Friday, February 12, 2010

Promiscuity I Can Get Behind

Photographic Promiscuity, 2010

Terry Gross interviewed actor Colin Firth on her Fresh Air radio program the other day. After getting all the requisite plugs in for the movie he was promoting, Gross asked Firth about his upbringing and his decision some years ago to go spend time in a monastery.

Firth explained that although he hadn’t followed in the academic/medical footsteps of his father nor in the “spiritual searcher” footsteps of his mother, he was self-aware enough to recognize the need to take a break from his career for some quiet time.

He said it was important for him to do that because he’d realized that his personality lends itself to “creative promiscuity.”

Creative promiscuity. Now there’s another line I wished I’d come up with. Doesn’t it sound like fun?

Terry Gross couldn’t let that line go by without comment, either. When she asked Firth what he meant by it, it explained that creative promiscuity is the process of throwing yourself fully into whatever project you’re working on, to the exclusion of other aspects of your life. It might be for a day, a week, a month or several months. Whatever the duration, it’s a complete immersion.

But when the project—in Firth’s case, a movie or play—is over, it’s over. The obsession is ended. The team is disbanded. Interest in the project is kaput. Next!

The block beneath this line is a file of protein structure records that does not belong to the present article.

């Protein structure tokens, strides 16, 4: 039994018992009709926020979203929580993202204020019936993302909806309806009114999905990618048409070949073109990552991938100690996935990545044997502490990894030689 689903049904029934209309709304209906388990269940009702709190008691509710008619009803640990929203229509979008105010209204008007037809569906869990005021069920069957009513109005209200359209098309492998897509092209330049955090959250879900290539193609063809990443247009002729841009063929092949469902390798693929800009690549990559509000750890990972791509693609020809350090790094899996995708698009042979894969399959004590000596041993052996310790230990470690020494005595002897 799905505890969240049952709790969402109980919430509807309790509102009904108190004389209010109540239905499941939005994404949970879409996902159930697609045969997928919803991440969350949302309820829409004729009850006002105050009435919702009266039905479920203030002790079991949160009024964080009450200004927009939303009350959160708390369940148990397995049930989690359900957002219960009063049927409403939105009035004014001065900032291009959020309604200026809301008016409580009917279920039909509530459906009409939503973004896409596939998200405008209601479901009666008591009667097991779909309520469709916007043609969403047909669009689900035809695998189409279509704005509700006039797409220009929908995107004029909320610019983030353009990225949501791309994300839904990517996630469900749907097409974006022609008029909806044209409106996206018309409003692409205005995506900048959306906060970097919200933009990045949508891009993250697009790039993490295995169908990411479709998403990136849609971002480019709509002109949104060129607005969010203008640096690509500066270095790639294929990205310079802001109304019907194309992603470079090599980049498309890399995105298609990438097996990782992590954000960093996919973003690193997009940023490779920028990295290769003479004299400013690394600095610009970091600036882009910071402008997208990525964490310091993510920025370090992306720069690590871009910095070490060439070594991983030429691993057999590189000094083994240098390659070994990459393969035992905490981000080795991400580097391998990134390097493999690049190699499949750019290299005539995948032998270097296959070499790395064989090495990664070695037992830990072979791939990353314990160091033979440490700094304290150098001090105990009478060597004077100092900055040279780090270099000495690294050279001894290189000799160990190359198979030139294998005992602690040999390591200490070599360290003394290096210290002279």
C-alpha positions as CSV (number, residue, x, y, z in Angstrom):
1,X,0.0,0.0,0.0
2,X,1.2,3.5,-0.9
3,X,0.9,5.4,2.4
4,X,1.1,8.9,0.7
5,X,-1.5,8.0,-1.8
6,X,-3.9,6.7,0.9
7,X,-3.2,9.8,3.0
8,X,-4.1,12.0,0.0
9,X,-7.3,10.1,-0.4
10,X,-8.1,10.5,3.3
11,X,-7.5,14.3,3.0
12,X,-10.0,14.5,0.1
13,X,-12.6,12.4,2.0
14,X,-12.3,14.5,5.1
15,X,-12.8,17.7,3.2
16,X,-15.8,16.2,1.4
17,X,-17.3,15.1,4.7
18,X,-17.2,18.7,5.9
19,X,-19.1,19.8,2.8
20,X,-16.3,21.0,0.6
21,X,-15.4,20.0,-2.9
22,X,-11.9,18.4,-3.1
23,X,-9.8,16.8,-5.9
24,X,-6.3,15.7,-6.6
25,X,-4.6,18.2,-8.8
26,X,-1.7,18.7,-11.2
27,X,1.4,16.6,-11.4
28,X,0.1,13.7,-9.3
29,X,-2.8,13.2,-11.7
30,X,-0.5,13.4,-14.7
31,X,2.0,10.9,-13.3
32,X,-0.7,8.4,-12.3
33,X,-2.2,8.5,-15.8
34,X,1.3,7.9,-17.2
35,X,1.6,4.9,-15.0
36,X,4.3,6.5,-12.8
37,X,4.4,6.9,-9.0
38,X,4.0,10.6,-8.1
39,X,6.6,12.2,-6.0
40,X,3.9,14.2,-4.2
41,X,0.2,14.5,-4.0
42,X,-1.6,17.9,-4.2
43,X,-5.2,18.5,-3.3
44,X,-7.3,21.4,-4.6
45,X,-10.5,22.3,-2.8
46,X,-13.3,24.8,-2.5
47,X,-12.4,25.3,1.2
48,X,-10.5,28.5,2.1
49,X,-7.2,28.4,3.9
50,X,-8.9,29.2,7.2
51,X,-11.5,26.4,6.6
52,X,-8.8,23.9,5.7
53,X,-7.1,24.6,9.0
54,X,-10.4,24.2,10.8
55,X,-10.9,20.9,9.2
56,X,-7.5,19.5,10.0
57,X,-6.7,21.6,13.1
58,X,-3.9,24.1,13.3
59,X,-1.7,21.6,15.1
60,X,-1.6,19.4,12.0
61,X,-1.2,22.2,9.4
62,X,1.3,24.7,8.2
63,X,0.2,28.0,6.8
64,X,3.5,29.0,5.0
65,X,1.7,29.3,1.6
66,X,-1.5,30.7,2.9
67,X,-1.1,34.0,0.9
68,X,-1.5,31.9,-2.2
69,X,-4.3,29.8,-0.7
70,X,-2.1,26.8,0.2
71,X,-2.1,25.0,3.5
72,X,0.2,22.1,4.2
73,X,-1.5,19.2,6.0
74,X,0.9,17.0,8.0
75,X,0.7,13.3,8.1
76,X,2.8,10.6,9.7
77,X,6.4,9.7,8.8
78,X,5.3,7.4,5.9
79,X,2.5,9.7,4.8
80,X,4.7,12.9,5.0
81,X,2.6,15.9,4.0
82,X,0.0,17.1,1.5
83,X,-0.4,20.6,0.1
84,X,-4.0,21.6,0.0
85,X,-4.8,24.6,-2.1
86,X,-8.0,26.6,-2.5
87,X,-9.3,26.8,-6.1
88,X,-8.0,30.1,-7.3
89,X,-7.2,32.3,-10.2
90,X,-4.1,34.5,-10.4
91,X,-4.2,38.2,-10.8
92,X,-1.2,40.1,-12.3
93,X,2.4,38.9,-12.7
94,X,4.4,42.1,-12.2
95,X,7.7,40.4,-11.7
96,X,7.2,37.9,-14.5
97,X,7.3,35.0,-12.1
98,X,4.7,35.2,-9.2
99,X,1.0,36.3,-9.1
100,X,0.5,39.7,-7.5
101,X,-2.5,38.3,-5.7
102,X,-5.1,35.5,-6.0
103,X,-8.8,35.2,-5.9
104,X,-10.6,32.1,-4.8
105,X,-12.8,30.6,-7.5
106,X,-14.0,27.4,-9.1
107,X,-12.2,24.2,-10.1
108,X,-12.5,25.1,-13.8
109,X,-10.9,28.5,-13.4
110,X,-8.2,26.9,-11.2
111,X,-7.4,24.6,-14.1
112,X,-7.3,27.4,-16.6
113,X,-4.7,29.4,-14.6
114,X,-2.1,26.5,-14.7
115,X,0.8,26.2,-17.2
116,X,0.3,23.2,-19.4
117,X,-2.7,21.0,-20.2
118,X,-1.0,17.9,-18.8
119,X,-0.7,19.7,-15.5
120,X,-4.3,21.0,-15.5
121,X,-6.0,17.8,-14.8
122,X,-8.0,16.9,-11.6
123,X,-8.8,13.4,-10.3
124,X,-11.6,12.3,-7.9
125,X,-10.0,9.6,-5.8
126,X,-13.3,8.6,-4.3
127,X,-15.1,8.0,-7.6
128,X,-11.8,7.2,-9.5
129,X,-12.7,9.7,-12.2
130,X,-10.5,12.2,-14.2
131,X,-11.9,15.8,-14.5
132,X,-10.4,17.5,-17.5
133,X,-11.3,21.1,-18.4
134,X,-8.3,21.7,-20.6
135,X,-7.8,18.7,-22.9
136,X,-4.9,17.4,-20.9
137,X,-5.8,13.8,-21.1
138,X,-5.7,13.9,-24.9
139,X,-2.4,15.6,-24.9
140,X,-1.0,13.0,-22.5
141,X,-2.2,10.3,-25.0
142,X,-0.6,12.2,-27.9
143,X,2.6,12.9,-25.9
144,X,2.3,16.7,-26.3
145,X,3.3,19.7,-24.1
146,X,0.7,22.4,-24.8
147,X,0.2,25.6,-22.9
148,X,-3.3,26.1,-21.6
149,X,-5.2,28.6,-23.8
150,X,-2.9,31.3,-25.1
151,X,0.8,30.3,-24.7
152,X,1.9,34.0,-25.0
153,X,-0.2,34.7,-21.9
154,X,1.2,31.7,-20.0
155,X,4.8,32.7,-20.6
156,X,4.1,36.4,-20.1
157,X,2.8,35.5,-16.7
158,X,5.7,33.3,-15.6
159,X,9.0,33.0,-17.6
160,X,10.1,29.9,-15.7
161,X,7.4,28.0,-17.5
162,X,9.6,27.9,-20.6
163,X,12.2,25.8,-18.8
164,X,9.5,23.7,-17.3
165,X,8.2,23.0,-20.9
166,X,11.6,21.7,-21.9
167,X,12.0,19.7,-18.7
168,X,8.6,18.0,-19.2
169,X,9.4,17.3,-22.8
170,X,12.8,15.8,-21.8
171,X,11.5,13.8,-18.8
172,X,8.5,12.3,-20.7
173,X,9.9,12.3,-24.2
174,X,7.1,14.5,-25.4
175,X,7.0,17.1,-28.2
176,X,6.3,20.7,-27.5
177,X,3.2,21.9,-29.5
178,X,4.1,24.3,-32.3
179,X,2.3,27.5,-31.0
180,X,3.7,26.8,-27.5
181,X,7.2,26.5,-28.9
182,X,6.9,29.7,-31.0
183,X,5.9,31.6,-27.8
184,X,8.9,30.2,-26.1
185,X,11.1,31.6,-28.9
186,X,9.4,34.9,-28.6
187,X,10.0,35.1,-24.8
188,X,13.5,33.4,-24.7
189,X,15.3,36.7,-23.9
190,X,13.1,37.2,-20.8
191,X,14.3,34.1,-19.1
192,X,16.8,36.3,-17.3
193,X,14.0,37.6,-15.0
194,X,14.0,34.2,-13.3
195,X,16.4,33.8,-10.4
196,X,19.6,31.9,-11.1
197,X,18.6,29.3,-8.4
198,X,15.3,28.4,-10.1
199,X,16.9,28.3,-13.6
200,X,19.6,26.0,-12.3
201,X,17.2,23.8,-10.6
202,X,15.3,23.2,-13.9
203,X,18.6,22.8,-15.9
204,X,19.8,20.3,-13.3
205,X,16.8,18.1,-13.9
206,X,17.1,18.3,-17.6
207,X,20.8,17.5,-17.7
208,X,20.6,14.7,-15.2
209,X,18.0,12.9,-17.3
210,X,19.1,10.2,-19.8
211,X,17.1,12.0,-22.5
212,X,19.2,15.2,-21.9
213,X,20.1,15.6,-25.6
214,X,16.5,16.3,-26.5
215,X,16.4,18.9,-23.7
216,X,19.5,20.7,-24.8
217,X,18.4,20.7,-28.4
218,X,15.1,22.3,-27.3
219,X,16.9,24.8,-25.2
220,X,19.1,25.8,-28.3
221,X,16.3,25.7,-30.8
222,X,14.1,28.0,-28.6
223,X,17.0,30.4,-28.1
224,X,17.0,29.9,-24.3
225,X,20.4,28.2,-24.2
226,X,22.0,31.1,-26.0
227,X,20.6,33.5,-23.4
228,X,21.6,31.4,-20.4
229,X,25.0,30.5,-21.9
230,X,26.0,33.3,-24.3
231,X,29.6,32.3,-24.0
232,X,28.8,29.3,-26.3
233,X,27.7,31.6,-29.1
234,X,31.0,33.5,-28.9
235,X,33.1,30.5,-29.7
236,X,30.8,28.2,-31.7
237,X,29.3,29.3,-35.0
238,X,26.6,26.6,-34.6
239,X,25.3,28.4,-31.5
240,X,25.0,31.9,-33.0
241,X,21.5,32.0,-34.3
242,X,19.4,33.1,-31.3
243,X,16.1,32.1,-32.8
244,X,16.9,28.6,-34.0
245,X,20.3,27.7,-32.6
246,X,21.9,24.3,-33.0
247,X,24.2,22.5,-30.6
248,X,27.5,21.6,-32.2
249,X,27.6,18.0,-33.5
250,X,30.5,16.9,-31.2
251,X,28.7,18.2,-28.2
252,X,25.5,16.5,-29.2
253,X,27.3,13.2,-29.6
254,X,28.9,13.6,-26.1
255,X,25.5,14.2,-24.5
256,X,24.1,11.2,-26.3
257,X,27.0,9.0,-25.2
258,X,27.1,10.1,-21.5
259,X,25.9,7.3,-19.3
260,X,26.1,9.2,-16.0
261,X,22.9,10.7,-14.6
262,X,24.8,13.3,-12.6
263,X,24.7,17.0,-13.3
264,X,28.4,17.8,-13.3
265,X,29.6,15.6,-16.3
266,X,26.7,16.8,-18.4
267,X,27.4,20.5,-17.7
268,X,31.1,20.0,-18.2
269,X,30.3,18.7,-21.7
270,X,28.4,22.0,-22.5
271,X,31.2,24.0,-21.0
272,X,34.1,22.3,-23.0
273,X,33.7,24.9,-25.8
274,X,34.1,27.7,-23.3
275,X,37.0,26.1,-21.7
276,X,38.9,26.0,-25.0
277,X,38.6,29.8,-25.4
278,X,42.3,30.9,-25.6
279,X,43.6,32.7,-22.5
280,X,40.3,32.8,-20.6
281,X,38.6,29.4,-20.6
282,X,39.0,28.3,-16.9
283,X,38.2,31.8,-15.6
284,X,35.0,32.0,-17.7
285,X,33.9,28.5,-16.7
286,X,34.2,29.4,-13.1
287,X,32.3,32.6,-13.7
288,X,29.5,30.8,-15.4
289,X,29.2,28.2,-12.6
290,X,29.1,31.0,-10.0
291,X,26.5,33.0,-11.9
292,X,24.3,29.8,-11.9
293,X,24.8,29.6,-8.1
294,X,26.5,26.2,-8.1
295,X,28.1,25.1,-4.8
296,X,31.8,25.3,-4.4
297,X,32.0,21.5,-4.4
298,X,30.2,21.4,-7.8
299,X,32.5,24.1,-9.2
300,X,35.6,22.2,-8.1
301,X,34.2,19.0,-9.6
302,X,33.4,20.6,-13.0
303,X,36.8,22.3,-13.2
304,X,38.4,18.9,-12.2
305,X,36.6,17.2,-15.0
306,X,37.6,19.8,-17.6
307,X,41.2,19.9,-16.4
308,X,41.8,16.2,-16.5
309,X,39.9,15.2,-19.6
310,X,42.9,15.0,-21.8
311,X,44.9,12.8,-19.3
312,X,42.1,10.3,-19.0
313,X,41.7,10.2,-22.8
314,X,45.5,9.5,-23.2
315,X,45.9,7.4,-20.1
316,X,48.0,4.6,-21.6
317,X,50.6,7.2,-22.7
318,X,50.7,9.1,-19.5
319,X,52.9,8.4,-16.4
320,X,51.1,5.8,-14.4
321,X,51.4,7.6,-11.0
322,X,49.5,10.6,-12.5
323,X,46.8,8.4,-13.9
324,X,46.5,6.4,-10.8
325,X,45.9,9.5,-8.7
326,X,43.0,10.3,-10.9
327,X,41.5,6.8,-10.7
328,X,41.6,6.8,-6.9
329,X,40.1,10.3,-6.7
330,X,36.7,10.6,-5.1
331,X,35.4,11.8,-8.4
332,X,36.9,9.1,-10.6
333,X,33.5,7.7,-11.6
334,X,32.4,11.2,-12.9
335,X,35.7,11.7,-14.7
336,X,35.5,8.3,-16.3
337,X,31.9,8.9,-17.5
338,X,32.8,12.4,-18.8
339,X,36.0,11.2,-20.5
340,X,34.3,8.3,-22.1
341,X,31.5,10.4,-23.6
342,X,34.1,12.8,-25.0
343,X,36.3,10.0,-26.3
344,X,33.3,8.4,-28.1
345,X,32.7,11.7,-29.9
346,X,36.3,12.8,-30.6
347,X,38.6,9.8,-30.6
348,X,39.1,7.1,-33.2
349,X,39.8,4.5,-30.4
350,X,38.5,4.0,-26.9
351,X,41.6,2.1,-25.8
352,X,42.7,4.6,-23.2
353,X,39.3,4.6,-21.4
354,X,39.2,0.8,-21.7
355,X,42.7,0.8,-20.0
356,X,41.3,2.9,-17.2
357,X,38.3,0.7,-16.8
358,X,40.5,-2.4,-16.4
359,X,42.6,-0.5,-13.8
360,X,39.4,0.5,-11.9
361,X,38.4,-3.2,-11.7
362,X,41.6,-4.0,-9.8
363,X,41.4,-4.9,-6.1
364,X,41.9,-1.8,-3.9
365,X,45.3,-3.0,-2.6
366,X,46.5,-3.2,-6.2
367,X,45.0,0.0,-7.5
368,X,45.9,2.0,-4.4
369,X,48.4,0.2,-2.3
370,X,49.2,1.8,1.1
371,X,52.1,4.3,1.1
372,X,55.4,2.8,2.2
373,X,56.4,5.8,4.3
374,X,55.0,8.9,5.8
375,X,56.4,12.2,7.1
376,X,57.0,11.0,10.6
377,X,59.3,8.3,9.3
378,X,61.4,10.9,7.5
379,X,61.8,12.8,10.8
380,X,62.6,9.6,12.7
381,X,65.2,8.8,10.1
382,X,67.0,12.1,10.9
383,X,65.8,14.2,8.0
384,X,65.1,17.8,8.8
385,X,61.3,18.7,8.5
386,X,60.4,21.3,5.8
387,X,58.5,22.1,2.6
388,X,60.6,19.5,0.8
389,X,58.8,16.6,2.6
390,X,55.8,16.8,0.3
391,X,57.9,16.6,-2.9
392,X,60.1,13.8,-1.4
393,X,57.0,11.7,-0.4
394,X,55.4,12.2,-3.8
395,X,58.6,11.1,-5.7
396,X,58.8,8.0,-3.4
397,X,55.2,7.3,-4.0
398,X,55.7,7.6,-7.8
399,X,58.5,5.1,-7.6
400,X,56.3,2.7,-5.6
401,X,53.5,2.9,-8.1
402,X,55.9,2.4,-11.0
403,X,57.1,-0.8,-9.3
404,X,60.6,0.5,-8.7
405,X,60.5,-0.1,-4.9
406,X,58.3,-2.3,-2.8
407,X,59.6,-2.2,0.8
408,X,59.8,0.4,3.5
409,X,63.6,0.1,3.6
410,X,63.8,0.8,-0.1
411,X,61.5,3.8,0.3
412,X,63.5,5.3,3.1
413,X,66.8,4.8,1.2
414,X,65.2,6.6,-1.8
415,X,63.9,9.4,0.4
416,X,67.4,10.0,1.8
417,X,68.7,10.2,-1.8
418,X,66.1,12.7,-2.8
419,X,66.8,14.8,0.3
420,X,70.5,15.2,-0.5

An old ad agency boss of mine used to say that a good agency needed a mix of talents, but that what it needed most were good “agency people.” He wasn’t referring to glib account execs or furry creative types. He was referring to people who thrive on learning and playing with ideas and images. Such people tend to get bored on long-term projects. They value a dynamic workplace, energetic workmates and challenging assignments far more than the trappings of place and status.

He used to shake his head at some of the people in the agency. “Client person,” he’d mutter quietly, making it clear that the person being talked about had been a mistaken hire and would be better off moving to the client side. Saying that someone was better suited for the “client side,” was code for saying that the person probably wasn’t very bright and would place a higher priority on stability, consistency and the more predictable life of working for the same company on the same things all the time.

I was reminded of this recently when I was looking at all the sets of photographs on my Flickr page (above). Compared to some of my friends who have a very consistent visual style or consistent interest in a single photographic topic, my work has been all over the board. The progression over the years has been anything but linear. More like fits and starts. Jogs this way and then that.

I don’t know if this makes me photographically promiscuous or just probably a little attention deficient. But I’m proud to know that at least one point in my career I was considered promiscuous enough to have been a good “agency person.”


  1. That's a good post, Chris! I heard Firth on "Fresh Air" that day, too--I like him, and enjoyed that interview. Your photos and sets are all great--you must be very promiscuous, I think.

  2. ... i know a therapist who points out that how we do one thing in life we generally do in most all other aspects of our lives ... it's how we do life in a larger more global pattern ... just making an observation! ... ;o)

  3. Chris, You're the best kind of promiscuous. You don't rein in your imagination. I love it that your blog is all over the place, just like your pictures. Every time I come over here I start traipsing around behind you to places I would never get to myself -- & then I realize it's time to head for the subway! Thanks. I'll be back.